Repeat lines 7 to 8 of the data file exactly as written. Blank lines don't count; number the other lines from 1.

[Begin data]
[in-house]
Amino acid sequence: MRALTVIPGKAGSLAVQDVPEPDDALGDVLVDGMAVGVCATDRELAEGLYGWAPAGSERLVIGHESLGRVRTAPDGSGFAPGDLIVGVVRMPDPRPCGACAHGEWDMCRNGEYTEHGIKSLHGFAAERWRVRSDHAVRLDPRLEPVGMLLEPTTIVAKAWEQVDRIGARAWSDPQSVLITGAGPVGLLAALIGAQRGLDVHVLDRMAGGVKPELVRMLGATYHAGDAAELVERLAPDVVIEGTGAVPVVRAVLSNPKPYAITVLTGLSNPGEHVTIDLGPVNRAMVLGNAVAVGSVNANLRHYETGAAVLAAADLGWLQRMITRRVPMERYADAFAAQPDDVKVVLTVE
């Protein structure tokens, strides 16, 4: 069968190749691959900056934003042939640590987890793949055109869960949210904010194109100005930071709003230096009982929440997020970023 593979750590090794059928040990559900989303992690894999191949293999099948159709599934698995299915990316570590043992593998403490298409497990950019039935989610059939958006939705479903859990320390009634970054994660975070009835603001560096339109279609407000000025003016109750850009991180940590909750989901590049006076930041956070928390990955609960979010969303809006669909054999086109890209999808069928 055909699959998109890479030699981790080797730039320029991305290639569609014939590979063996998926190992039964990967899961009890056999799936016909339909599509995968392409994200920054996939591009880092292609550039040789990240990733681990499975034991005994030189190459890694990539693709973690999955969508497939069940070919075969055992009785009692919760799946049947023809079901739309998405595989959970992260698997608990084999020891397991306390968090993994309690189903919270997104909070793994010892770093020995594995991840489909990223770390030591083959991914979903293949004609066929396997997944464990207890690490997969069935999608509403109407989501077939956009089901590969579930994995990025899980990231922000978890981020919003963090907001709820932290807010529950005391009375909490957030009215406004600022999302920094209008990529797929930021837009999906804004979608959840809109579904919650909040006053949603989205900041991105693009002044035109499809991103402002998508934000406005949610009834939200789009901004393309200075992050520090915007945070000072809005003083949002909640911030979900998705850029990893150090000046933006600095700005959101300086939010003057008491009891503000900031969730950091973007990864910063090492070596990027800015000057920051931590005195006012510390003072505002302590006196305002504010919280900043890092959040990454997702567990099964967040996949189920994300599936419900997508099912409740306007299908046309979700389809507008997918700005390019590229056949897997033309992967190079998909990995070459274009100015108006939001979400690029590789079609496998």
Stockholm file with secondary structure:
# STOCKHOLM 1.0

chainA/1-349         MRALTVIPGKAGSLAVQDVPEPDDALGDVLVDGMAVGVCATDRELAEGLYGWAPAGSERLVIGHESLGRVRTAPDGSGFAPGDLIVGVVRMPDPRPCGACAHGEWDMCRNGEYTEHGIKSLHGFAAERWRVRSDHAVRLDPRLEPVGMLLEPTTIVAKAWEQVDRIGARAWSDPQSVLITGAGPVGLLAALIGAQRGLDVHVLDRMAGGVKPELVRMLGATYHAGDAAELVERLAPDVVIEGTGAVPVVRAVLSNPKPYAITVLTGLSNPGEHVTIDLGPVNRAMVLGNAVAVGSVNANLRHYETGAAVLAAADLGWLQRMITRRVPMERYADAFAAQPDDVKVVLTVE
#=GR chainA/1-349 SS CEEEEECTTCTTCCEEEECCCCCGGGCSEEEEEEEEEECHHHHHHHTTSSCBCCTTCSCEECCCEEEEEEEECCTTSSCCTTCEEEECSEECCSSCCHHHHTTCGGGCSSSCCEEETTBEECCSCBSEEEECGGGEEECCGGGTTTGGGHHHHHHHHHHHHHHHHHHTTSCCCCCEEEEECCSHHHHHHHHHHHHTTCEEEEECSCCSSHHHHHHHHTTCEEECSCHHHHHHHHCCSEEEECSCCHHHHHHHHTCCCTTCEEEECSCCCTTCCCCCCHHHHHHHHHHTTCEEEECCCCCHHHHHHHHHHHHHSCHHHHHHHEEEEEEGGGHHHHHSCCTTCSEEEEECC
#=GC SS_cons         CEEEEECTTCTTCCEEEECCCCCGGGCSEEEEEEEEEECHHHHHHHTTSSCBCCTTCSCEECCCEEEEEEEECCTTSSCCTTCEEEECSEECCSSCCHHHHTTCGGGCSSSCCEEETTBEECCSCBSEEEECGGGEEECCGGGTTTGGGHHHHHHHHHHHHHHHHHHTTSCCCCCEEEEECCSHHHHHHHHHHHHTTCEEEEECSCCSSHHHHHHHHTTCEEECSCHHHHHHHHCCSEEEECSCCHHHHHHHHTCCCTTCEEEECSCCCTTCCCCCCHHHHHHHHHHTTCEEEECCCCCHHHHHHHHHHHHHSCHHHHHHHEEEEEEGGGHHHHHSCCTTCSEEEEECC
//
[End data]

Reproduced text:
#=GR chainA/1-349 SS CEEEEECTTCTTCCEEEECCCCCGGGCSEEEEEEEEEECHHHHHHHTTSSCBCCTTCSCEECCCEEEEEEEECCTTSSCCTTCEEEECSEECCSSCCHHHHTTCGGGCSSSCCEEETTBEECCSCBSEEEECGGGEEECCGGGTTTGGGHHHHHHHHHHHHHHHHHHTTSCCCCCEEEEECCSHHHHHHHHHHHHTTCEEEEECSCCSSHHHHHHHHTTCEEECSCHHHHHHHHCCSEEEECSCCHHHHHHHHTCCCTTCEEEECSCCCTTCCCCCCHHHHHHHHHHTTCEEEECCCCCHHHHHHHHHHHHHSCHHHHHHHEEEEEEGGGHHHHHSCCTTCSEEEEECC
#=GC SS_cons         CEEEEECTTCTTCCEEEECCCCCGGGCSEEEEEEEEEECHHHHHHHTTSSCBCCTTCSCEECCCEEEEEEEECCTTSSCCTTCEEEECSEECCSSCCHHHHTTCGGGCSSSCCEEETTBEECCSCBSEEEECGGGEEECCGGGTTTGGGHHHHHHHHHHHHHHHHHHTTSCCCCCEEEEECCSHHHHHHHHHHHHTTCEEEEECSCCSSHHHHHHHHTTCEEECSCHHHHHHHHCCSEEEECSCCHHHHHHHHTCCCTTCEEEECSCCCTTCCCCCCHHHHHHHHHHTTCEEEECCCCCHHHHHHHHHHHHHSCHHHHHHHEEEEEEGGGHHHHHSCCTTCSEEEEECC